Men, Women, and Other Dilemmas
We all have our ways of organizing our world, lest it overwhelm us and crash our respective systems. Anyone who knows me well knows that I organize the world into male and female, men and women. It works for me.
And as a therapist over the age of 40, I seem to be able to offer my clients a perspective our culture has taught them to reject or ignore: You say you’re in a relationship with a woman but miss screwing around? And you’re beating yourself up for it? Don’t: You miss it because you’re a guy. You may choose to stay monogamous, but allow that you’ll be looking at tits and ass the rest of your life — hopefully.
Or you’re married and your husband doesn’t want to listen to you talk about your day, and keeps offering you advice when all you really want is for him to listen? It’s because you’re a woman and he’s a man. That’s how we’re built – you talk to connect; he talks to resolve.
I know that what I’m saying can push people’s buttons. Probably because no one likes to be pigeon-holed. Or marginalized. And that’s what these traditional definitions, roles and expectations did and can still do.
And perhaps what I’m saying doesn’t apply to you. Perhaps you’re the opposite, at least sometimes. Fine. We live at a time when all definitions are crumbling. Where all the old rules about how men and women should relate are out the window, and we’re all making the new ones up as we go along. So in my practice now I see women who are out screwing around while their man waits for them to come home to eat the dinner they made; and men in touch with they’re emotions and women so hard-headed they could go hatless at a construction site.
Things are changing, but let’s not throw the baby boy or girl out with the bathwater.
For me, thinking in terms of male and female helps me configure my world, and my needs. I’ve learned to construct a life that’s both heterosexual and homophilial. That is, I love and make love to one woman. But most of my friends are men. Why? Because they know me better simply because they’re men. (Hint for straight single people: whenever you get set up by a friend or family member on a blind date, if the one setting you up shares your biological equipment, take their word for it and go on the date. Otherwise, don’t bother.) I love women; but I like men. And when I was blessed to meet a woman I liked as much as I like my best male friends, I married her. Women for the most part attract and fascinate me but can perplex, overwhelm and infuriate me as well.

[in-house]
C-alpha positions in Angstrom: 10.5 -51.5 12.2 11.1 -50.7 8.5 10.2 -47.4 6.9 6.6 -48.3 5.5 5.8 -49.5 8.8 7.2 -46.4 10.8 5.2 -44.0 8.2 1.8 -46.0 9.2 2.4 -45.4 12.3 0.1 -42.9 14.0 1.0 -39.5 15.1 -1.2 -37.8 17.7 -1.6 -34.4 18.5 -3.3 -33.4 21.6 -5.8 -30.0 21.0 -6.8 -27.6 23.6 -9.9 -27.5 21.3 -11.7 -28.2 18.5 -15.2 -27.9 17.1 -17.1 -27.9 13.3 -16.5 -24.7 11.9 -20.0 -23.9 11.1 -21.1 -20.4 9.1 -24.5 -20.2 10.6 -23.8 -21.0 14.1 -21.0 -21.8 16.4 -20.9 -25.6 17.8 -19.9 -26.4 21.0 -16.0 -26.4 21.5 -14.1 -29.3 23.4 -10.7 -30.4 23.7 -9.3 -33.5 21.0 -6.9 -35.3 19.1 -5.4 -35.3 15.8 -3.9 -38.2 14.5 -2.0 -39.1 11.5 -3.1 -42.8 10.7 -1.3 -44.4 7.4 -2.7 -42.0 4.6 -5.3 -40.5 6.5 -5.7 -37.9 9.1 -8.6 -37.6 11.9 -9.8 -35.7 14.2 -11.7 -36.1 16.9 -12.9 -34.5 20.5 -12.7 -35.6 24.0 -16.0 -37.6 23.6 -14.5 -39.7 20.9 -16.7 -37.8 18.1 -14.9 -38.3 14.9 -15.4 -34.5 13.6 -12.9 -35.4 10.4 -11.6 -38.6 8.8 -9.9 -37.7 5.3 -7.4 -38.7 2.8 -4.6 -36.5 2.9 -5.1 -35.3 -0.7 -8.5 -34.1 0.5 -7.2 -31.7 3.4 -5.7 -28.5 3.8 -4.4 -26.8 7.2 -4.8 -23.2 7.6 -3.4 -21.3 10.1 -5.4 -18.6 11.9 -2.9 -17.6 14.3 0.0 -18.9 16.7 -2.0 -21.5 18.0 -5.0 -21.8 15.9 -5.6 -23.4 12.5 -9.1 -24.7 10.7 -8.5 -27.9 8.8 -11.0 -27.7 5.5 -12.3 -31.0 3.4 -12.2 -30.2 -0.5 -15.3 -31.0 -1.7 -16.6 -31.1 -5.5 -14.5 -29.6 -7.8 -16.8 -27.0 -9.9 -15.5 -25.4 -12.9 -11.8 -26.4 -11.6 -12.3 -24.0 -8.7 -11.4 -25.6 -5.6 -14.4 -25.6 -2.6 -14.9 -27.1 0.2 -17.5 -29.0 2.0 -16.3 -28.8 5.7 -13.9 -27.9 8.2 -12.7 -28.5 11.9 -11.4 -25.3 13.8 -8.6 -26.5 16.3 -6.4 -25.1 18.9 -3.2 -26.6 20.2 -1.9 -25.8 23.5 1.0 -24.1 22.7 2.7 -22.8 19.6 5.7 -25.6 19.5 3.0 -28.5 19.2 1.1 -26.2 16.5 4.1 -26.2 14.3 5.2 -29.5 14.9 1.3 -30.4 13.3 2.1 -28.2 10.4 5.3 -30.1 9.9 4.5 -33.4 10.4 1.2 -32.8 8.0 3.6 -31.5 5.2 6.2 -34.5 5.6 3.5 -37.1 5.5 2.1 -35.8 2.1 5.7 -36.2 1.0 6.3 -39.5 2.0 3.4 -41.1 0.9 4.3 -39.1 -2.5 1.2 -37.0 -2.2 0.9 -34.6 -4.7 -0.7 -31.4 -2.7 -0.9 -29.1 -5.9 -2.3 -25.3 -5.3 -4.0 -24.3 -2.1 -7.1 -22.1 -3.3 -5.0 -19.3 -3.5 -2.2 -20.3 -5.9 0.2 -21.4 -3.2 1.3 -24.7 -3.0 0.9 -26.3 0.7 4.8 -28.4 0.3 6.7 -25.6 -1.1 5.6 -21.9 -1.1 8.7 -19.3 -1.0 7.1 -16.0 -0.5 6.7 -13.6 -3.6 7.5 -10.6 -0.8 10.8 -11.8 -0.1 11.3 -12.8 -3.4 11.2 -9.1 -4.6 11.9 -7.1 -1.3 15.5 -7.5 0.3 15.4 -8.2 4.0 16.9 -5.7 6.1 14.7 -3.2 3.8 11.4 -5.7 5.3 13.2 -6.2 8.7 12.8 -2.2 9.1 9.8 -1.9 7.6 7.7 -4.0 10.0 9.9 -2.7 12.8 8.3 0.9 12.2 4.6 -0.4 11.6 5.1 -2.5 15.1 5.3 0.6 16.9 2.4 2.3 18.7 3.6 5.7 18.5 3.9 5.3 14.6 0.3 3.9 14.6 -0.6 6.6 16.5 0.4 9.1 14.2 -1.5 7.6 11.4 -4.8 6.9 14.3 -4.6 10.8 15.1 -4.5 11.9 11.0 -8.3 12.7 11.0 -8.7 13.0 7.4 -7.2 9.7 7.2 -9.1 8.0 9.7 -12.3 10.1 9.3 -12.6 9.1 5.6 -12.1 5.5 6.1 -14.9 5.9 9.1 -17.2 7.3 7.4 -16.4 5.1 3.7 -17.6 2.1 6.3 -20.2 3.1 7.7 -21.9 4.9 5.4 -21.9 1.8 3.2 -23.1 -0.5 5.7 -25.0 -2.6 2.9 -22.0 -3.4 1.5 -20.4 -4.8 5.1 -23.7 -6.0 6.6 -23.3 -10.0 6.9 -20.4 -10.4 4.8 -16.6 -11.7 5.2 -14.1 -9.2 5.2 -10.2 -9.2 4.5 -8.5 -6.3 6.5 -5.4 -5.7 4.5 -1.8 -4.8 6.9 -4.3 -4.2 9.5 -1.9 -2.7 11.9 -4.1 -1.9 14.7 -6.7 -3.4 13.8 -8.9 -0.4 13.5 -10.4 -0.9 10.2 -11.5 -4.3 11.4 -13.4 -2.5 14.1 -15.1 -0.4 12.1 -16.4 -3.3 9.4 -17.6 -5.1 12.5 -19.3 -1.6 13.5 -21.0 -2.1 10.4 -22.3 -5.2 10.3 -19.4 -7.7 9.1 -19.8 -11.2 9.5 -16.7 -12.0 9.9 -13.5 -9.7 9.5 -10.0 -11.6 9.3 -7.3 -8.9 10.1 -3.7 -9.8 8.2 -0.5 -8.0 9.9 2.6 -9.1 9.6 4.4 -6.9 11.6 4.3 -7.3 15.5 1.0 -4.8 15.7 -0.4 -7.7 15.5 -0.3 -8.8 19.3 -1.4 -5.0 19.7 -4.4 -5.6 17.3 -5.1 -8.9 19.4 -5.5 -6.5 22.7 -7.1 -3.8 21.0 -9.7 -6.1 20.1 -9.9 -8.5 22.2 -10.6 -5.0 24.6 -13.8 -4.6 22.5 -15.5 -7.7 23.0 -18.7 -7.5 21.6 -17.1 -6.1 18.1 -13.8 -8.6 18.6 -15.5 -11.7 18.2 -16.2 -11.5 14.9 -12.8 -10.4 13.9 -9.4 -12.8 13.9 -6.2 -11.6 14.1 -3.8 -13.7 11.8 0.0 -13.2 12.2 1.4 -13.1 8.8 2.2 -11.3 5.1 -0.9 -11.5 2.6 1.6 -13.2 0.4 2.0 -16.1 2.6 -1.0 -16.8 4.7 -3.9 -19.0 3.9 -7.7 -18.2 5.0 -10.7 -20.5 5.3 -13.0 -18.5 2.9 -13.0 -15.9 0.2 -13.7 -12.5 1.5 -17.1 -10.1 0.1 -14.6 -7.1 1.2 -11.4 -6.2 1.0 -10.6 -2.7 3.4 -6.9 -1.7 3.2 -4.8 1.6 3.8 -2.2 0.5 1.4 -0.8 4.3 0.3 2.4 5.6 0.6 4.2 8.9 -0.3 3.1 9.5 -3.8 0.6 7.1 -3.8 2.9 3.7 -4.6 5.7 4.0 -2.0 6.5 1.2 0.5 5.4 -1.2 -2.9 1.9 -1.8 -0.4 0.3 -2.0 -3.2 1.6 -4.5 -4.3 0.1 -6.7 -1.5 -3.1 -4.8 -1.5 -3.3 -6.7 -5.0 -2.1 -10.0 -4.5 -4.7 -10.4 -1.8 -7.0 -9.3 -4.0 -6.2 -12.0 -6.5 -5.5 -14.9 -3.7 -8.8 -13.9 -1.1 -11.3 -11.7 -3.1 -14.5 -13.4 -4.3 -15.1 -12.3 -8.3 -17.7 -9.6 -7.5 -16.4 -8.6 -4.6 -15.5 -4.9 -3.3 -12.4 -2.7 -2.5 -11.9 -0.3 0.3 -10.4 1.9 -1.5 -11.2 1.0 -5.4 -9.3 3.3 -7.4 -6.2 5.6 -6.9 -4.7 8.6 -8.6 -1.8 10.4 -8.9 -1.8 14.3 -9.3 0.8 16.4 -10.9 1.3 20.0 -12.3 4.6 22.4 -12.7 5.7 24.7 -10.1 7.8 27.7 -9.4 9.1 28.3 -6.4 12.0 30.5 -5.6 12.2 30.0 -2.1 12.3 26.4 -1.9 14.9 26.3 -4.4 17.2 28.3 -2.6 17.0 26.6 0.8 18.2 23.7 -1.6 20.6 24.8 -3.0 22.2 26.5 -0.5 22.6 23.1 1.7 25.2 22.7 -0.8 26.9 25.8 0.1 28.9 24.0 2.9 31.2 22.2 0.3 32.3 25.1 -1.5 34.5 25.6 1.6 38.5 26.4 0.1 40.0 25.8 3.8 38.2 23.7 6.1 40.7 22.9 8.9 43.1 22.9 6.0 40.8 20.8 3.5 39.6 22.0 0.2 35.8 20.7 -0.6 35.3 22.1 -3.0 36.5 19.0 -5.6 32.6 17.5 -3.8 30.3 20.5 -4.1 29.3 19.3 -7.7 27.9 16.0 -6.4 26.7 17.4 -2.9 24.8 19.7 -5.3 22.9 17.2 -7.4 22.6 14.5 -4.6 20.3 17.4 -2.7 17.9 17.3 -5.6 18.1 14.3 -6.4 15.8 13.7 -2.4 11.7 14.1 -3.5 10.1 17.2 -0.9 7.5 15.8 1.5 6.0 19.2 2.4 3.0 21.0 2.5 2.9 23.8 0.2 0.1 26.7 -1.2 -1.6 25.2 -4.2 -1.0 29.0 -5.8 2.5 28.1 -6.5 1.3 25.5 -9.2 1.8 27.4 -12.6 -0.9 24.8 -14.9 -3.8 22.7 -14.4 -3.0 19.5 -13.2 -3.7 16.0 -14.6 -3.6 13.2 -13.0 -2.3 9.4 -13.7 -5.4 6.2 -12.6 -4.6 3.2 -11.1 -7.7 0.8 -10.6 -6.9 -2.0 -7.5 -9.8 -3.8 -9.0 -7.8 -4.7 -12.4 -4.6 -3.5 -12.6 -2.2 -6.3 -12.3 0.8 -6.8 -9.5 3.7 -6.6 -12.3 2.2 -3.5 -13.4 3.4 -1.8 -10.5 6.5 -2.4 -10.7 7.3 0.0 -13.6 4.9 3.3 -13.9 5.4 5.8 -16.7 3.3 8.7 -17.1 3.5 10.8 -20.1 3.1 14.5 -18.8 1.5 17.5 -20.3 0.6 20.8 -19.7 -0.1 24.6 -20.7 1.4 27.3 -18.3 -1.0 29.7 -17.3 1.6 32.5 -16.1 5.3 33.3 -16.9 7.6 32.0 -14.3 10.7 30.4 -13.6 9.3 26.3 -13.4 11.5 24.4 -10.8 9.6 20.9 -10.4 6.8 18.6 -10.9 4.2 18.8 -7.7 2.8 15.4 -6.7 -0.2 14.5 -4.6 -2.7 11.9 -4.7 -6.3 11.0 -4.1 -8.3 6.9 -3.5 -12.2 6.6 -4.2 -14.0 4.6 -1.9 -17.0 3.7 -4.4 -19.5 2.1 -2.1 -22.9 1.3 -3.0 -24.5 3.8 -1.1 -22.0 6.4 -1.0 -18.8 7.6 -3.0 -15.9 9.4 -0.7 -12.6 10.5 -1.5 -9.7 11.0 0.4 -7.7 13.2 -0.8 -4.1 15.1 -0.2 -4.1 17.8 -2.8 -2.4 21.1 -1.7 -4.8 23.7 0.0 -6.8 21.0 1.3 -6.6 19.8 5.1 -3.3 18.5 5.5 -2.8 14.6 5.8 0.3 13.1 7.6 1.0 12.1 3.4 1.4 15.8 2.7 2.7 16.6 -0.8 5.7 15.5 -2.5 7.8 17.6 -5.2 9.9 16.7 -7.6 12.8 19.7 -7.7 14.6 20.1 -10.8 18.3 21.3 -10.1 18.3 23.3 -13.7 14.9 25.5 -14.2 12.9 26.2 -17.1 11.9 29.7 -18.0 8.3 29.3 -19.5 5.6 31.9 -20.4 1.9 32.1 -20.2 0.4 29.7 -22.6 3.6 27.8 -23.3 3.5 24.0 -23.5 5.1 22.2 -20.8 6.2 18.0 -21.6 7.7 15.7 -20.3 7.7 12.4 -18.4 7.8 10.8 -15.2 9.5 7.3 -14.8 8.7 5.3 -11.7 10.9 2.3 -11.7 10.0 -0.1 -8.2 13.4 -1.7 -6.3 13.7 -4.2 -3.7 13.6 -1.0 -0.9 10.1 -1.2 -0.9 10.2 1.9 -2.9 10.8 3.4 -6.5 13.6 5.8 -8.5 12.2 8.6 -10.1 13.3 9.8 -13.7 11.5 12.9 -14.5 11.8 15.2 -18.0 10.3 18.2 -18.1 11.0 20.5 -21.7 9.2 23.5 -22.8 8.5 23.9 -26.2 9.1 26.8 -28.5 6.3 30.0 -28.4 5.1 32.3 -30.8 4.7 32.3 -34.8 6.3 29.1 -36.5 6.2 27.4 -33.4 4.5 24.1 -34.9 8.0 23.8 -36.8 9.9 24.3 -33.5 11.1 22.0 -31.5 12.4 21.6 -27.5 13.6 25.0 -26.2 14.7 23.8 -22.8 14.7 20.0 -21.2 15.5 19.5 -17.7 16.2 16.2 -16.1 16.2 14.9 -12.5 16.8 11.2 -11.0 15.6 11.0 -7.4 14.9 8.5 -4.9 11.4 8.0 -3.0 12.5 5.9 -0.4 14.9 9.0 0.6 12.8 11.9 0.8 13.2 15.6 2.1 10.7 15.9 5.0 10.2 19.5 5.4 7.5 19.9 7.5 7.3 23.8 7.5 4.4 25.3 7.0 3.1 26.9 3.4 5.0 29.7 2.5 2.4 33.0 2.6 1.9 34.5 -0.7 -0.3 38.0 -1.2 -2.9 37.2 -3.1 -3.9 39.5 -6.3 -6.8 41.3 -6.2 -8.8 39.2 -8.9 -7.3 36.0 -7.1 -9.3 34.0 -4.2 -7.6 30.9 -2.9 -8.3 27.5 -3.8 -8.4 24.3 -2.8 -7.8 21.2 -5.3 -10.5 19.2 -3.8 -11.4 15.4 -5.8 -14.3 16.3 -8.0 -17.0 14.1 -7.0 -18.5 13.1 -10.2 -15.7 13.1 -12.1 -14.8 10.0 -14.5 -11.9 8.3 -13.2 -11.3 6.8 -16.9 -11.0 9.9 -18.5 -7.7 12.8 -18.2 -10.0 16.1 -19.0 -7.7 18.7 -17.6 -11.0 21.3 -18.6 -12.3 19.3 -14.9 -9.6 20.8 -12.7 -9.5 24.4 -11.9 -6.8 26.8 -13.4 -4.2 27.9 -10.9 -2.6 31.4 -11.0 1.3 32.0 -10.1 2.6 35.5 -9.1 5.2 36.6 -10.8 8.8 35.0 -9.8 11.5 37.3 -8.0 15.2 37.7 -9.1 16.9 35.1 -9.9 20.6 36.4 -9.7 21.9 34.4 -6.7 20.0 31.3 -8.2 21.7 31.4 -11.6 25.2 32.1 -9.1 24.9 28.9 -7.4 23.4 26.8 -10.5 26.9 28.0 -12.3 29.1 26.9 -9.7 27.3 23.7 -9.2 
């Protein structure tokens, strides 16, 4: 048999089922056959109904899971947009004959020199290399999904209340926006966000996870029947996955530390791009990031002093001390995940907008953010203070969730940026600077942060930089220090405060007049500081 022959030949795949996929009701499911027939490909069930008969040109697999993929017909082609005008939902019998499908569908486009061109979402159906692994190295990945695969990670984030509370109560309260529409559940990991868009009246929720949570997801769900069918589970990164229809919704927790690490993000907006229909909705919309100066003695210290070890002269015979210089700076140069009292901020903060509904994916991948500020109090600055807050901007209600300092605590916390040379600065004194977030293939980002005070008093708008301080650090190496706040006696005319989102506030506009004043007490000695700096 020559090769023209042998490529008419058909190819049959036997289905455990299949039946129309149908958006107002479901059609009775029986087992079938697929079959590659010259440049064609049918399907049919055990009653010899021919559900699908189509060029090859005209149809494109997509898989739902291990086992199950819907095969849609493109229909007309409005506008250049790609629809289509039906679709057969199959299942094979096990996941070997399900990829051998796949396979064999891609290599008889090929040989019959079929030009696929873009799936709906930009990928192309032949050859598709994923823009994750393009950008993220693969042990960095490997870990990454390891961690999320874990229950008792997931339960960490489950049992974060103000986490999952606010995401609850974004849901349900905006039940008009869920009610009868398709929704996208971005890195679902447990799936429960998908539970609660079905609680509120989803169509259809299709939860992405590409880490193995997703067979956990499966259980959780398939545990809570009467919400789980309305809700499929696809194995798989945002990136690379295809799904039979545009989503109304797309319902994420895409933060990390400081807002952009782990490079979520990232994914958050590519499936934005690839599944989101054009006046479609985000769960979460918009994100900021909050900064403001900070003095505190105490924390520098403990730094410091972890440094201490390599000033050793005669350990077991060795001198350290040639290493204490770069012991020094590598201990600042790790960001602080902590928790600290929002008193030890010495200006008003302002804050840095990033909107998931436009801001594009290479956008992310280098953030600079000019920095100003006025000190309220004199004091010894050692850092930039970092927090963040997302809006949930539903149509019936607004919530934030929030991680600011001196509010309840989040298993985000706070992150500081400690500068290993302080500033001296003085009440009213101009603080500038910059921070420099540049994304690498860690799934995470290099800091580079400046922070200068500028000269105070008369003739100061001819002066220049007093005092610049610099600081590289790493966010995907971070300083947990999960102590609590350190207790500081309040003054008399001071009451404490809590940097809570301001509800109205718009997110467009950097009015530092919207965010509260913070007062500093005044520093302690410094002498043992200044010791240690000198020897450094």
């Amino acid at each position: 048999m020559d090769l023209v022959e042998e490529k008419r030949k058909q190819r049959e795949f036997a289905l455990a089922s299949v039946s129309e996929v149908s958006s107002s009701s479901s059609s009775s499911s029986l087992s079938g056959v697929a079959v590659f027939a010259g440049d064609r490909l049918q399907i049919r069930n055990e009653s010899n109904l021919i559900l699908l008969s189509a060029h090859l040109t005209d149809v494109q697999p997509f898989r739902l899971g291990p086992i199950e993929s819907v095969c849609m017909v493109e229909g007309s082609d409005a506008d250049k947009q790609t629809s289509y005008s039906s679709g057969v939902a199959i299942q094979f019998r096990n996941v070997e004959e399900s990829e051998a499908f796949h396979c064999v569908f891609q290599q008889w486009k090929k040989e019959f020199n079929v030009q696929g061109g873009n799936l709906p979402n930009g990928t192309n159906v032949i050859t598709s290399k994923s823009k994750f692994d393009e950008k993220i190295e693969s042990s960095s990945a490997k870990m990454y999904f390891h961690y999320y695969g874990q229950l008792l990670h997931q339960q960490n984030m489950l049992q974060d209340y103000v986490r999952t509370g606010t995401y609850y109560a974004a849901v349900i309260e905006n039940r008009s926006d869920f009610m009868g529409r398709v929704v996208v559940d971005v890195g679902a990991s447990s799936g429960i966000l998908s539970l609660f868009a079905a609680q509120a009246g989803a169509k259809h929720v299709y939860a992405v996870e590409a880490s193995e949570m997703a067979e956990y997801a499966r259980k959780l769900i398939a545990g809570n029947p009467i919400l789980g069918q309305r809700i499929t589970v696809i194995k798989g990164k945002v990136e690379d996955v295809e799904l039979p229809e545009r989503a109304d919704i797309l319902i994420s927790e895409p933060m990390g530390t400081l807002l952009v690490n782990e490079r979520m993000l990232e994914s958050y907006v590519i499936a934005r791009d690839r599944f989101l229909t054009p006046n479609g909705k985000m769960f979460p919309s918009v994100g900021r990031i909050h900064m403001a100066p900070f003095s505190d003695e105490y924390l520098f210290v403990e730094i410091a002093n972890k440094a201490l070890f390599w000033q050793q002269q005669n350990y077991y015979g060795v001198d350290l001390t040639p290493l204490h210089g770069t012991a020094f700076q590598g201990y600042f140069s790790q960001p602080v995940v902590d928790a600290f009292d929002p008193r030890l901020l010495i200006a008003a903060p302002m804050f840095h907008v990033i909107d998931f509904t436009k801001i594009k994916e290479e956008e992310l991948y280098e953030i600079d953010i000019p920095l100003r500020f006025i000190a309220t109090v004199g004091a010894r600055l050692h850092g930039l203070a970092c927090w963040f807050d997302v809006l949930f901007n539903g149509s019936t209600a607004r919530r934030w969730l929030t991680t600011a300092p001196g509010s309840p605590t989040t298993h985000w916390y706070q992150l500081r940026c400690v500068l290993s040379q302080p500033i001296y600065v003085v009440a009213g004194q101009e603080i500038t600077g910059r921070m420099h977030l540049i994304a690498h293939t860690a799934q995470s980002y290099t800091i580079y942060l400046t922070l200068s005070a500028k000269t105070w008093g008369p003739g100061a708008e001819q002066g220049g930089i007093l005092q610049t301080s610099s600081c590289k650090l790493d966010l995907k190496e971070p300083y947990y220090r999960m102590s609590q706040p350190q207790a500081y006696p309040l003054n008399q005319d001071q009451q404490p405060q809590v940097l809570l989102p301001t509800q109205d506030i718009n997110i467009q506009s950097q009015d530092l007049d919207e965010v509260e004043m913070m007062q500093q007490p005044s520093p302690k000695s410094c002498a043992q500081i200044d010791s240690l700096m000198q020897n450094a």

Men shake my hand
Pat my back
Unleash their rage into my face.
He drops me in icewater
Stings and stabs me.
And when I pout, look at him all hurt, he says
“I do it to wake you up! I’d do it again!”
He kicks me
out of the plane
and I’m reborn
the moment before
the parachute opens.
He drums and stomps to make my heart
Pound the beat of the tribe
Till it almost bursts from my chest.
Till I mount my horse and ride back into battle Today, and again tomorrow, and it never ends.
Women lure me in
Pin me in their lush dream.
She bathes me in her love
Revealing her inner face:
A softer, starker beauty.
She calls forth my ecstatic best.
The final eternal moment
Dissolves me to we.
Released and relieved,
Her liquid life seeps
Down to my thirsty roots
And I am renewed.
Any man who has not known both of these
In his guts and his nuts
Is missing the fullness of life
Attainable on this animal earth.
So I myself would be lost without both, or with too much of one. But for me, balance means I want two or three men in my life for every woman I’m close to. Maybe it’s because women are stronger. (Could anyone really dispute that?) I’m a believer in same-sex friends not only for friendship sake, but for marriage sake. My men’s team (yes, it’s a team. I’ll explain another time) keeps me honest and from running my bullshit on Shelley. They can do this because they know me because they’re men themselves. A man who’s married without good men friends is like a Jaguar owner without a good mechanic: Pretty soon it’ll break down and he’ll have an expensive fiasco on his hands.
Women tend to have lots of friends, usually other women. Men — we tend to go it alone. It’s one reason we die sooner. I myself couldn’t imagine being married, or having gotten through my divorce for that matter, or any number of life’s inevitable challenges without good men around me. I don’t know how I would have made it through in one piece. And as for other men who lack this support, and especially those who don’t think they need it, I just don’t know how they do it.
I’d love to hear from you about this. If you’re female, what do you get from women and what do you get from men? And if you’re gay, and I’ve obviously left this whole realm of experience out here, I want to know what this is like for you.
Perhaps you don’t normally think in these terms of male and female, but I’d like to hear your thoughts about it.